10 JULY, 2009! I awoke in the early morning and strained to listen for the crying of a newborn. Nothing. It is fascinating to think that just a stones toss from our hotel, Calvin was brought into the world 500 years ago. We strolled the village, bought a Calvin mug and a tin of candy; picked out a French cake—these are works of art—and some (5 because 500 would have zapped the trip budget and obliterated the cake, maybe even the St Eloi ball room, too) flaming candles that shoot up like fire works. I know, a Calvin t-shirt is a bit corny, but I just had to do it. We toured the Calvin birth place museum in Noyon, at left.
We gathered for the stroll down Rue St. Eloi to the fine hotel of the same name where we dined sumptuously. I wanted to recap the trip and return to where we began: Why are we doing this? Not for Calvin. He would not approve. Not just for us, so we can boast about all the cool things we saw and did, and about being here precisely on his 500th. Calvin was consumed with zeal for the glory of Christ. This supremely must be our goal. And the great benefit of studying Church history and her heroes is that we can inspire the next generation to live for the glory of God alone. Beza put it this way, “Since it has pleased God that Calvin should continue to speak to us through his writings, which are so scholarly and full of godliness, it is up to future generations to go on listening to him until the end of the world, so that they might see our God as he truly is and live and reign with him for all eternity. Amen” (19 August, 1564).
We sang Joyeux anniversaire, as the cake blew sky high. The ballroom at St. Eloi is spectacular, and the food was plenteous and delicious. Rick DeMass led off with reflections on the benefits of the tour and many others joined in. It was a blessed time, and our coach driver, Bert, joined us. From here we went on to Calvin’s birthplace museum, crowded but a fascinating visit, with first editions of major Calvin works, original paintings of Calvin and other Reformation scenes.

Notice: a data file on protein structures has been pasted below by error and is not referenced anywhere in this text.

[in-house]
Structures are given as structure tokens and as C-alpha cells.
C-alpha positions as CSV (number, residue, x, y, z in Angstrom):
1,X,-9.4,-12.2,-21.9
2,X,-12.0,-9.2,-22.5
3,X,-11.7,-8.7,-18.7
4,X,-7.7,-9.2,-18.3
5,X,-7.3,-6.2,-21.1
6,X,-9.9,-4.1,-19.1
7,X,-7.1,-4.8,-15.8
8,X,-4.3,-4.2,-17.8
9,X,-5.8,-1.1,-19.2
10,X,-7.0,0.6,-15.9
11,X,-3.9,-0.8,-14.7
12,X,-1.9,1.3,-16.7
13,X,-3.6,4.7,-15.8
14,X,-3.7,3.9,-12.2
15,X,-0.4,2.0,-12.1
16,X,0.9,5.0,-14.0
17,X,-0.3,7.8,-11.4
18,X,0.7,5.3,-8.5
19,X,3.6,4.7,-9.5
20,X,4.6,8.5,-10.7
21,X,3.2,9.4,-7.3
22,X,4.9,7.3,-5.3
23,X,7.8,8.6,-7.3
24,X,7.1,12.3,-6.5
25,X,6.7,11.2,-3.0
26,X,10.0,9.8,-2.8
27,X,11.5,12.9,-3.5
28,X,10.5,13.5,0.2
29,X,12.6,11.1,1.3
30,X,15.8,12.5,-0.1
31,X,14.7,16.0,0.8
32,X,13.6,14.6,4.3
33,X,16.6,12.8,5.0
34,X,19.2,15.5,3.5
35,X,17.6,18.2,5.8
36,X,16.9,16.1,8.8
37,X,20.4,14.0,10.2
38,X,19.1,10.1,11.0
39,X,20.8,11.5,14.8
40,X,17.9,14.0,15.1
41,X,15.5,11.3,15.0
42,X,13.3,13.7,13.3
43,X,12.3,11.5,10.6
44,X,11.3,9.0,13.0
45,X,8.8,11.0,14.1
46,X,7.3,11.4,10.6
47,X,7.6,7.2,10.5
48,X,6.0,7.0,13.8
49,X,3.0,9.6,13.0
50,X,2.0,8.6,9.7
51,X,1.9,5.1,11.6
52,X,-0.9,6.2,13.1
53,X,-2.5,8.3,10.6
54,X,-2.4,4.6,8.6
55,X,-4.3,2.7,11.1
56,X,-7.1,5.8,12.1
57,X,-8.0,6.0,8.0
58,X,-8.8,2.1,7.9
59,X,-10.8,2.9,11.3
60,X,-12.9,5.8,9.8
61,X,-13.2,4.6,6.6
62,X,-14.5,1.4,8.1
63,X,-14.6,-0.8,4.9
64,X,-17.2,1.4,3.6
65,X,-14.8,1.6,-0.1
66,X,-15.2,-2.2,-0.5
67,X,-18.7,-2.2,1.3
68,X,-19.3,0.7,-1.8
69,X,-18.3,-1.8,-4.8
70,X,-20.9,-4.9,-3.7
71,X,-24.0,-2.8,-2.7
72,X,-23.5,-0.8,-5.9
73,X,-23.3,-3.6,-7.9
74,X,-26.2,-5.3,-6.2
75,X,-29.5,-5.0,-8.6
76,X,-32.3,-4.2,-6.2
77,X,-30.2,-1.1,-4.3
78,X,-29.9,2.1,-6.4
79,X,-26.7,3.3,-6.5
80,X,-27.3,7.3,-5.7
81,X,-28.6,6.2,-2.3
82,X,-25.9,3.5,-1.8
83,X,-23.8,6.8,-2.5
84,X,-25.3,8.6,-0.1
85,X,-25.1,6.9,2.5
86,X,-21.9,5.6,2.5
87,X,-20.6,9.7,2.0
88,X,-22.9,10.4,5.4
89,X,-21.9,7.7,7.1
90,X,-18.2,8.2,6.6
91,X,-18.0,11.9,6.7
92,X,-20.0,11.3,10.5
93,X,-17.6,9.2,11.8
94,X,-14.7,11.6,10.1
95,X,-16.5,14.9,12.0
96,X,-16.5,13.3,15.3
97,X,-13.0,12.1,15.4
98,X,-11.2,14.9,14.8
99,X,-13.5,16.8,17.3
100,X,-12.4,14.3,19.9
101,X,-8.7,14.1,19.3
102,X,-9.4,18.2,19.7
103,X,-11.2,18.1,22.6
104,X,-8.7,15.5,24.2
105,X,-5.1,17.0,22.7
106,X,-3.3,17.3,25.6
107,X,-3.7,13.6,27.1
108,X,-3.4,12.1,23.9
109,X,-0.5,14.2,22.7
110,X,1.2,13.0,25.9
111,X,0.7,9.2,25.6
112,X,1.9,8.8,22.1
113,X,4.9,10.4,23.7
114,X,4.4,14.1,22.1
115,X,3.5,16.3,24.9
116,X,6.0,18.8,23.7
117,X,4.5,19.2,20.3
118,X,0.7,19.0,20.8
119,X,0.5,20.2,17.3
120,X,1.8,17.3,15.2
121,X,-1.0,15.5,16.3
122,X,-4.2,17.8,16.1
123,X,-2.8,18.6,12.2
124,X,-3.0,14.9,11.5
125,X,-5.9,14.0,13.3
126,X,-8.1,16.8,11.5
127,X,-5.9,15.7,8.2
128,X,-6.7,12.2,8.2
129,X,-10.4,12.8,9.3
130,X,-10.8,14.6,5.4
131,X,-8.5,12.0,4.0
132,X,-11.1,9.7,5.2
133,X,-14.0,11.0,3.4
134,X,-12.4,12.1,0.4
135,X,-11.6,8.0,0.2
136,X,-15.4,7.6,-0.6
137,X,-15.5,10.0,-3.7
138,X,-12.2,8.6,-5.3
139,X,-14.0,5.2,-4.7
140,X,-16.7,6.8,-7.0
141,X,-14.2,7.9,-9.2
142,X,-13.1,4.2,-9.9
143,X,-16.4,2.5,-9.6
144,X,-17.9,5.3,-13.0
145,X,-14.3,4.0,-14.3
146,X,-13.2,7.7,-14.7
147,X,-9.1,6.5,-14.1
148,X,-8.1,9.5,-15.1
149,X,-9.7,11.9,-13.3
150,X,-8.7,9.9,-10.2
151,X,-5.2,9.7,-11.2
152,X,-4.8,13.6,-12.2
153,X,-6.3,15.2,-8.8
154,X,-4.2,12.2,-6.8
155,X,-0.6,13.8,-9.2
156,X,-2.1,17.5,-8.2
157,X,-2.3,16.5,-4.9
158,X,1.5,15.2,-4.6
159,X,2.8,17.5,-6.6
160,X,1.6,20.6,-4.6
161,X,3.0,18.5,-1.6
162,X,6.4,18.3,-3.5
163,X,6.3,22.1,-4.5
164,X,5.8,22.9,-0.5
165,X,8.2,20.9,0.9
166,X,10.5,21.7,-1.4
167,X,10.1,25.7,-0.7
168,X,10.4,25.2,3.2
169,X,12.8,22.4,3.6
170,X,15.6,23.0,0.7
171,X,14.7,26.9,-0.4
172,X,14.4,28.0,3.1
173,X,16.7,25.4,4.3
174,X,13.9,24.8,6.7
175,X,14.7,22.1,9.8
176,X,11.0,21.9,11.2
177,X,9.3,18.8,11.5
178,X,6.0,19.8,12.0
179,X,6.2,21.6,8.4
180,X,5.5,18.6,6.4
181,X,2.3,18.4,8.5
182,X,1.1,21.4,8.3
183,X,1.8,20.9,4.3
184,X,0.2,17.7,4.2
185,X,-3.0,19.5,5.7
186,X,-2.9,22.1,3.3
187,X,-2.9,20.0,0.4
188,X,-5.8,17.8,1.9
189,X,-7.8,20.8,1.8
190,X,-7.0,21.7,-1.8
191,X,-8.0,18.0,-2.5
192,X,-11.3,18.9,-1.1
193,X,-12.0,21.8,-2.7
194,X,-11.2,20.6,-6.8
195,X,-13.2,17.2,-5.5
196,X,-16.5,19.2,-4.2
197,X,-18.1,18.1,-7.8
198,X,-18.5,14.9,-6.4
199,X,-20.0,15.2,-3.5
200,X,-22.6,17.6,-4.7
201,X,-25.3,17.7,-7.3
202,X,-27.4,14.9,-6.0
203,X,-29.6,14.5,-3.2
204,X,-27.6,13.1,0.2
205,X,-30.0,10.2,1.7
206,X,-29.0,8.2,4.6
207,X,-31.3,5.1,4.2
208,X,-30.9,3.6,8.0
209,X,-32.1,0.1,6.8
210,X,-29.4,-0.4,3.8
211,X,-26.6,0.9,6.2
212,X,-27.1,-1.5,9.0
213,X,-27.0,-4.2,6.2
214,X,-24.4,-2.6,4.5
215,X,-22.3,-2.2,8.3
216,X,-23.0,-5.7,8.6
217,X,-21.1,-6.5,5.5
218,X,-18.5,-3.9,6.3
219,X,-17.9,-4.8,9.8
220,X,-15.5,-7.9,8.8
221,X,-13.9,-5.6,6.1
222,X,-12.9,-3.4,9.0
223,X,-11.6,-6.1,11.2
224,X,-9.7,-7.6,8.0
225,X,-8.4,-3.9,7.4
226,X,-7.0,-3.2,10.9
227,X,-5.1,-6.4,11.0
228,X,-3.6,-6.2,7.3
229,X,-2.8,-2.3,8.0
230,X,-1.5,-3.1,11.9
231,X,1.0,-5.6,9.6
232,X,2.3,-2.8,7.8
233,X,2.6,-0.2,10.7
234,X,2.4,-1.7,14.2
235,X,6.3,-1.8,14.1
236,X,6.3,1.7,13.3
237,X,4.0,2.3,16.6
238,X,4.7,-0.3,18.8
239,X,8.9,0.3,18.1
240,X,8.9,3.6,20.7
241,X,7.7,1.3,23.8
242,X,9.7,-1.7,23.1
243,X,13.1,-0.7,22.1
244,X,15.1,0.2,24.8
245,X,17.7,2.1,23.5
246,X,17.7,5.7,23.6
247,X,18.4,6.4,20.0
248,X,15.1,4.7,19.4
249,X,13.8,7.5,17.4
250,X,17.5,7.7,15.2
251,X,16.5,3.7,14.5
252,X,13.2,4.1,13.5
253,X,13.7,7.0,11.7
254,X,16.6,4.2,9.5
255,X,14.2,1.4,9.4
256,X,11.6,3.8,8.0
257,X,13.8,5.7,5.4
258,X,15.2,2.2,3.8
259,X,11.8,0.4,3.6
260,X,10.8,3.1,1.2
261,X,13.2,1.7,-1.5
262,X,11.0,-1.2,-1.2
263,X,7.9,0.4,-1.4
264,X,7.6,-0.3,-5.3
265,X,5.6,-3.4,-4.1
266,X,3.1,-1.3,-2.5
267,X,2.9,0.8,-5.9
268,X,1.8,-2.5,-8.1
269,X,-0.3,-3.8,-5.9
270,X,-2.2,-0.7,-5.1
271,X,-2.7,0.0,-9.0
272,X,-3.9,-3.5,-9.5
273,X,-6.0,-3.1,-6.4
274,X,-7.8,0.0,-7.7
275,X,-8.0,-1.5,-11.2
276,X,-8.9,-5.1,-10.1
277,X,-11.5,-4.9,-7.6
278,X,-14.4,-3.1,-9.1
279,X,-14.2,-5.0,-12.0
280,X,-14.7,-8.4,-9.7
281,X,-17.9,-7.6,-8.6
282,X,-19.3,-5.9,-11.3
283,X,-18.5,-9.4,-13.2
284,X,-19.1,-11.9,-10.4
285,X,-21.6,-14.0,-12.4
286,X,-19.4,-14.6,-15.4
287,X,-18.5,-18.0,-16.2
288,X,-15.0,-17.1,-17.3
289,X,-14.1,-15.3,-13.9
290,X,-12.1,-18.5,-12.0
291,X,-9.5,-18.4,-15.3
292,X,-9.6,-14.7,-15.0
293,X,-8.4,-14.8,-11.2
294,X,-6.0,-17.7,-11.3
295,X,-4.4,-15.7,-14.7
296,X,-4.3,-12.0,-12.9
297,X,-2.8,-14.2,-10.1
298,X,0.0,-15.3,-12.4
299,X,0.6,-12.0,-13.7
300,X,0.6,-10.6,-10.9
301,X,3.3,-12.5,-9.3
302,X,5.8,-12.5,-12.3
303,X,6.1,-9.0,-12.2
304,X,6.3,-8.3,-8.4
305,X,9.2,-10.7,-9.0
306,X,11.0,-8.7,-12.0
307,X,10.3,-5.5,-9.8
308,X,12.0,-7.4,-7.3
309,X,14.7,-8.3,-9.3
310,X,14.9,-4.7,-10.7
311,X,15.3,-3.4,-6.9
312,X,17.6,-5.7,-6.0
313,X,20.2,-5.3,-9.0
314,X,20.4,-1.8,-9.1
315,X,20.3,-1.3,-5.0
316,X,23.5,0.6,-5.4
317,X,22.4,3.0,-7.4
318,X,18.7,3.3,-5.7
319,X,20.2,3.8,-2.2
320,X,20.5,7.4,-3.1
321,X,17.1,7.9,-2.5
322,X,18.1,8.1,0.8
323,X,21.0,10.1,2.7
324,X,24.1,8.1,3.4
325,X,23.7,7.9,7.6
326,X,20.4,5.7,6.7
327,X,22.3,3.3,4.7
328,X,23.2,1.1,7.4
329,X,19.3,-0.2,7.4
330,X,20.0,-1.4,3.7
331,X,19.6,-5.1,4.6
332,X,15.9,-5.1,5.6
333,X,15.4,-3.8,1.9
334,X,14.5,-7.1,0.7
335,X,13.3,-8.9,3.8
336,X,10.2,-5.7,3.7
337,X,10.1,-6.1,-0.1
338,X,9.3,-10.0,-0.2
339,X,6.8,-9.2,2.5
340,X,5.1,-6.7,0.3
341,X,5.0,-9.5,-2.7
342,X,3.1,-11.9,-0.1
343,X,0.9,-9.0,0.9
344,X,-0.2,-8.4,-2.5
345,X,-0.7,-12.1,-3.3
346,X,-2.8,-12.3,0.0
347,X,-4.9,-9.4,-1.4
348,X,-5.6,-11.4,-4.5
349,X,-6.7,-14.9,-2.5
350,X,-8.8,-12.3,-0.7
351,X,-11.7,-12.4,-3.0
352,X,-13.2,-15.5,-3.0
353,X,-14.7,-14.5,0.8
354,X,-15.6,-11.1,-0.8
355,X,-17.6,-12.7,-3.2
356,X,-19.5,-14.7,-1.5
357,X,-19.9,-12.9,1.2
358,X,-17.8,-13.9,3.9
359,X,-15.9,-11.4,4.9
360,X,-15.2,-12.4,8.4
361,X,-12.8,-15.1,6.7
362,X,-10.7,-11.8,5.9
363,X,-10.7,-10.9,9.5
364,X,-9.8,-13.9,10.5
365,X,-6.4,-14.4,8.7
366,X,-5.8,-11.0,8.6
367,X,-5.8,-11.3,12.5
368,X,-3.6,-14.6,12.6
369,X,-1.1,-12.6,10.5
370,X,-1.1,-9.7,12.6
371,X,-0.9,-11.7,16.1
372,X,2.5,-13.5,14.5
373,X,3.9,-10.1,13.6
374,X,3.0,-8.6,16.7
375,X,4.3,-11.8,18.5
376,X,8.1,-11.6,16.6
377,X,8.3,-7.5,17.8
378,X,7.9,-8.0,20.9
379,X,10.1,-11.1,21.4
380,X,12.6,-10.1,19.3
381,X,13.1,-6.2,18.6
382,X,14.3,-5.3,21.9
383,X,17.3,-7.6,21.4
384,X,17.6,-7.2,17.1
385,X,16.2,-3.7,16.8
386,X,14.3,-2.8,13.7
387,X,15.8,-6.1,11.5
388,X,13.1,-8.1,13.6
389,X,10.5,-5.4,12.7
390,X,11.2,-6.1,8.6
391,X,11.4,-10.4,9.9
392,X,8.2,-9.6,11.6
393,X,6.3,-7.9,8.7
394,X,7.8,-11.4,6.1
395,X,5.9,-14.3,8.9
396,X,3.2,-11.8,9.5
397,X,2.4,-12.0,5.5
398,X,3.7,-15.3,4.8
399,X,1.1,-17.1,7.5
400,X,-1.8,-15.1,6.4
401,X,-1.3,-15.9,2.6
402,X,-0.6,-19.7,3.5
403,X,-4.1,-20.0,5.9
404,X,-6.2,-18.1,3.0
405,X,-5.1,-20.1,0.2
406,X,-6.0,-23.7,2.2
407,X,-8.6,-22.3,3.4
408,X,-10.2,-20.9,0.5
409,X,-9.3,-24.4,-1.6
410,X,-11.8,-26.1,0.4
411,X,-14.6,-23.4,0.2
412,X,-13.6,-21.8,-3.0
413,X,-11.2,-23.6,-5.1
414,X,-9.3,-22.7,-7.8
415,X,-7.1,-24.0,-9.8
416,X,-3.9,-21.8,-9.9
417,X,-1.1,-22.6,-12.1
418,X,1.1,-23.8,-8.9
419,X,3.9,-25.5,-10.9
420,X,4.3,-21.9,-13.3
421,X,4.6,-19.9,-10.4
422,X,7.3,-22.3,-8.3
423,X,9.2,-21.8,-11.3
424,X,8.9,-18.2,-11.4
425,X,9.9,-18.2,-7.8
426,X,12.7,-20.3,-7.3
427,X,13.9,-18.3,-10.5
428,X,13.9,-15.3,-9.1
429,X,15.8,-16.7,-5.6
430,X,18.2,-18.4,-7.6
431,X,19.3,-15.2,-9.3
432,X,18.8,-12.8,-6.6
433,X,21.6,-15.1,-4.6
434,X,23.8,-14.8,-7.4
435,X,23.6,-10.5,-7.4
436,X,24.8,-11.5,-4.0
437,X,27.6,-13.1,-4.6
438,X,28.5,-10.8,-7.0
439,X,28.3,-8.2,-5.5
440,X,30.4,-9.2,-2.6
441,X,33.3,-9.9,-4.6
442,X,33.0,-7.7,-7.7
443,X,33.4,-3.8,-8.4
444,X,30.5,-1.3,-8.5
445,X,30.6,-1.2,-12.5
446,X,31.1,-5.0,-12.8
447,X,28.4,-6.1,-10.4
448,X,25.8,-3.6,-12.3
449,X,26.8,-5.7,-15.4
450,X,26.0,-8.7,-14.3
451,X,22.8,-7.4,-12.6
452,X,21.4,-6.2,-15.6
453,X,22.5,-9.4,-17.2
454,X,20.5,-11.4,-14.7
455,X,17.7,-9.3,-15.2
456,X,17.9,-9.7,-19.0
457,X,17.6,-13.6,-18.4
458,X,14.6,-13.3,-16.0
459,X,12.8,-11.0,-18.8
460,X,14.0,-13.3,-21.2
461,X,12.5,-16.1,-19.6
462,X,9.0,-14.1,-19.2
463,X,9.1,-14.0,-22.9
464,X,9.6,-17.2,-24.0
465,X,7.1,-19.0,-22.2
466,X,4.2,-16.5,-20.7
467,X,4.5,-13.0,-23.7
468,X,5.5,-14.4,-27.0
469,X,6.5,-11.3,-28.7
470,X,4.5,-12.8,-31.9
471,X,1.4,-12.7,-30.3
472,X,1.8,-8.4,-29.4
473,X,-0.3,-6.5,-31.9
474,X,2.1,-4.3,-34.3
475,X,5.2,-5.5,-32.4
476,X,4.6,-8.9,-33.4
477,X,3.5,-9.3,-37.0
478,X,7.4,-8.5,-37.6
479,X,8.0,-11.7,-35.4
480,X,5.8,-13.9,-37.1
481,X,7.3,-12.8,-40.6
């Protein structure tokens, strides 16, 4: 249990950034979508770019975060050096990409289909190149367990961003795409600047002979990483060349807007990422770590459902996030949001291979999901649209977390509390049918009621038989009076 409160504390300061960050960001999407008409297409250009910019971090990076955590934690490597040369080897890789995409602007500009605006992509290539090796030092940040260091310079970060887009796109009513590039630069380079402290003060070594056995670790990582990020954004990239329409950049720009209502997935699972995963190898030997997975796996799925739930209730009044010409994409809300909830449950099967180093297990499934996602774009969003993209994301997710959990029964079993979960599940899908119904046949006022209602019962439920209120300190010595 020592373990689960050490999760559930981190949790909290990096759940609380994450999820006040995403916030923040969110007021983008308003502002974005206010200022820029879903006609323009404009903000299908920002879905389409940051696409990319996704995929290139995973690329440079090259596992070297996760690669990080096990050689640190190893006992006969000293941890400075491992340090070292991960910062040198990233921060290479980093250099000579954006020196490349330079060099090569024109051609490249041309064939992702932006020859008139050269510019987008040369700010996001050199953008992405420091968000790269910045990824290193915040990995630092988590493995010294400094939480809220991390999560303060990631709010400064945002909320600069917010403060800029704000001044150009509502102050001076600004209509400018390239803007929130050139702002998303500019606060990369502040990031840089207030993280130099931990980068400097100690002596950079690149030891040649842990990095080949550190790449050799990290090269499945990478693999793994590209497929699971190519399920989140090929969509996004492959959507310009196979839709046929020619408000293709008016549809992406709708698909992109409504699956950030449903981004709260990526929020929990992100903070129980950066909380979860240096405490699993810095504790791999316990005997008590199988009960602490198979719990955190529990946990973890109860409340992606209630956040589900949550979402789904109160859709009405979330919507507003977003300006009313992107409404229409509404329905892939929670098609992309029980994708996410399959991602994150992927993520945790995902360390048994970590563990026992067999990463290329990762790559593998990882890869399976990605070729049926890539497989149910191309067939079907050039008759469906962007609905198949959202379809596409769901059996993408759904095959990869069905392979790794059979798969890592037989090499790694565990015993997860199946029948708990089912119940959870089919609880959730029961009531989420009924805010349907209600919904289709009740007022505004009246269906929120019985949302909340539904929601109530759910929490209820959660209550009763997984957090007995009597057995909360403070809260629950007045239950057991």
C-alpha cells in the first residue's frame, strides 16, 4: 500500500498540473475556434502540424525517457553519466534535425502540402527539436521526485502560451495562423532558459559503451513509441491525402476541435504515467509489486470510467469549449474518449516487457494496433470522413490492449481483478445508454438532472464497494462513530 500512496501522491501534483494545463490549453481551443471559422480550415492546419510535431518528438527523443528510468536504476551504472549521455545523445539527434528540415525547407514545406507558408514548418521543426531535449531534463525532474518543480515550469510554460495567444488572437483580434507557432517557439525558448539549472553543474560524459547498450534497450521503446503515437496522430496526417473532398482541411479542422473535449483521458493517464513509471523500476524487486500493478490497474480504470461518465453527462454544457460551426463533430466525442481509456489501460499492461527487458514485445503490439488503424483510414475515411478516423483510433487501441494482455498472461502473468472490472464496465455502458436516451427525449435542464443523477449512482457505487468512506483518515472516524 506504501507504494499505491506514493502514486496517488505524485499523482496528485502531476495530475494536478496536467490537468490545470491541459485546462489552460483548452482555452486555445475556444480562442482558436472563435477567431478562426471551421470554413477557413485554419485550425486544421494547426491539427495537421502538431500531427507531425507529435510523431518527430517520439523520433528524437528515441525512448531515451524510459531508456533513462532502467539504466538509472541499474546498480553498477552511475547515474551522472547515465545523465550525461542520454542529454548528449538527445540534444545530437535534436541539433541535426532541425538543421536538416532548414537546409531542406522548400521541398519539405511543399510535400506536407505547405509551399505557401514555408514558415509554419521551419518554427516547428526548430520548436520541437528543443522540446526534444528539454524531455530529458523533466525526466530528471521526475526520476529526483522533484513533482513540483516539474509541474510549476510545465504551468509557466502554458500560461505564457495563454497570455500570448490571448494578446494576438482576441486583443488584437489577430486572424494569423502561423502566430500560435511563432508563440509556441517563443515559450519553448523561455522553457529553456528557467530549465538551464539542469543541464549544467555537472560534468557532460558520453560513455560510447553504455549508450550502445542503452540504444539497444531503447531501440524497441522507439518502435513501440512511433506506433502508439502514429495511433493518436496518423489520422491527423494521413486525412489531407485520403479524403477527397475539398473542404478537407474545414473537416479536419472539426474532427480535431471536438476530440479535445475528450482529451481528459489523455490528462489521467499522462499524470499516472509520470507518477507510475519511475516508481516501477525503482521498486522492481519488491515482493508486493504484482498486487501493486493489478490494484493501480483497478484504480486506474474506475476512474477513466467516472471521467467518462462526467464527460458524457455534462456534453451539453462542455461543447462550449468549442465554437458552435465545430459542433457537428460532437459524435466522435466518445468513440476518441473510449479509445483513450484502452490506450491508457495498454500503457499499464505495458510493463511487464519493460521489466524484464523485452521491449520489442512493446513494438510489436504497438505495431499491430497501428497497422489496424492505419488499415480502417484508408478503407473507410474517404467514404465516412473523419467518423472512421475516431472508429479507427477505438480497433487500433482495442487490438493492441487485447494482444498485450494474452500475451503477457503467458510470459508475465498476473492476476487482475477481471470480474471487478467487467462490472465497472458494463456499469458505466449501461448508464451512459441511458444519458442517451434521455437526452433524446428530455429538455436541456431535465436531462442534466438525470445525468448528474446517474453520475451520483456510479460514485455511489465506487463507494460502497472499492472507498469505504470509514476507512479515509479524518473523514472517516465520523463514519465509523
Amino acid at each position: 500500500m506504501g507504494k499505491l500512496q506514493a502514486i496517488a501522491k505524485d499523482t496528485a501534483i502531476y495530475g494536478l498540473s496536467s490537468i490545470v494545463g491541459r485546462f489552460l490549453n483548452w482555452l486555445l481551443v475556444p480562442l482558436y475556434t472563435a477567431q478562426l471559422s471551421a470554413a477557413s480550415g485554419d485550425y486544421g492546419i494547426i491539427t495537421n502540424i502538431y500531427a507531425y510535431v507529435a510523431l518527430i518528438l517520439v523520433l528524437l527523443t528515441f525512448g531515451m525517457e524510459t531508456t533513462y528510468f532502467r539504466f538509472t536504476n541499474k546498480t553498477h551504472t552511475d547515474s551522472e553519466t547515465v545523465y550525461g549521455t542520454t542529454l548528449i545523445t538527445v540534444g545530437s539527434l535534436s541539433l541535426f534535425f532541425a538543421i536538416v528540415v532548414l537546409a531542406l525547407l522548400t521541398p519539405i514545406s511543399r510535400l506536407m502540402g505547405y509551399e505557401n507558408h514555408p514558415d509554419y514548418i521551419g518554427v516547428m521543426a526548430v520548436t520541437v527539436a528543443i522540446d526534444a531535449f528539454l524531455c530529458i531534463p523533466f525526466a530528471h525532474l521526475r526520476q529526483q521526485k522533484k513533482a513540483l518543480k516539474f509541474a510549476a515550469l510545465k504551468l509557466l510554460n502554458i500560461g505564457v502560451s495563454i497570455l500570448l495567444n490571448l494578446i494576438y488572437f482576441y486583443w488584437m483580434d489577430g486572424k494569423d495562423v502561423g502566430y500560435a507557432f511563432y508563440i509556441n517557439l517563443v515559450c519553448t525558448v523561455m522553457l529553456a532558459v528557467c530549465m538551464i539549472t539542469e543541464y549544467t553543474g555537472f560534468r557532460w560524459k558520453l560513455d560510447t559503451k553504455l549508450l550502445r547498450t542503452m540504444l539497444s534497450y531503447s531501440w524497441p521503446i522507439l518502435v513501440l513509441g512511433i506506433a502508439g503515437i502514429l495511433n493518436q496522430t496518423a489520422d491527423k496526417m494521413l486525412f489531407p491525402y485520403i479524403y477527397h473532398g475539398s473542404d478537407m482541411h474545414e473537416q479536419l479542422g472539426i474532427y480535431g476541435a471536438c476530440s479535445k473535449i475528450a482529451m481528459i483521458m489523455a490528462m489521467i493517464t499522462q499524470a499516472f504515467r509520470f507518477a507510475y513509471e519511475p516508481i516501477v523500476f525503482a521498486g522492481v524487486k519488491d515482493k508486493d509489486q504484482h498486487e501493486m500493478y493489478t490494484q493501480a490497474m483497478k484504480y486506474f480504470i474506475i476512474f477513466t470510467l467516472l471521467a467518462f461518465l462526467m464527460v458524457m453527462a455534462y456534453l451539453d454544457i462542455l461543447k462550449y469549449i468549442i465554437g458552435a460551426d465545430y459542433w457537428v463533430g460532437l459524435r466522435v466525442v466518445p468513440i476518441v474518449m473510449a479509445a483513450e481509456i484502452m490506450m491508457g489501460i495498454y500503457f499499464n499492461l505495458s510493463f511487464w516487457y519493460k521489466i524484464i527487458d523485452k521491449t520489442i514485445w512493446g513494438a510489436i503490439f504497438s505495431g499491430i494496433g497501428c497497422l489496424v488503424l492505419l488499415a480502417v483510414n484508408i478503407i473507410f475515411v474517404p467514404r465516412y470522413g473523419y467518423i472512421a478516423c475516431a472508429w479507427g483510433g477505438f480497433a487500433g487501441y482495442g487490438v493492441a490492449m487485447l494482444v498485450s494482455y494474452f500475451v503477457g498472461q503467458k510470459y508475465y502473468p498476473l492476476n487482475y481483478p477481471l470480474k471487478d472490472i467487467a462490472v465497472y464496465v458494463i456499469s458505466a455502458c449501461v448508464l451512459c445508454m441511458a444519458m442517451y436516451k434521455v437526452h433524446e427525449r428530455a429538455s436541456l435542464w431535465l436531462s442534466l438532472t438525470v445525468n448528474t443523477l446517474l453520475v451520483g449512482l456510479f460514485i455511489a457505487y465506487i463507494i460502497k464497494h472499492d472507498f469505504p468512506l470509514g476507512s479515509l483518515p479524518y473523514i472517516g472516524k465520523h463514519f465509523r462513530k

Went into Notre Dame during a Catholic service, as Brittany chatted away outside in French with a warden and another chap from the village (see youtube clip), then strolled around the entire cathedral, cloister, and library (est 1506). I had an interesting conversation (got a good deal of it) with a Catholic priest who directed me to the chapel le Gesine, Calvin’s first pastoral charge when he was only twelve.
Off to eat dinner again (you do heaps of eating in France, though Calvin ate one meal a day and never with the enjoyment we have been experiencing). From there we entered the Salle Capitulaire of the cathedral and heard Calvin’s story in French with l’Esemble Huguenot singing magnificently in between (see youtube). Calvin would have been in this part of the cathedral, a large chapel off the cloister, many times in his first 14 years, without a doubt.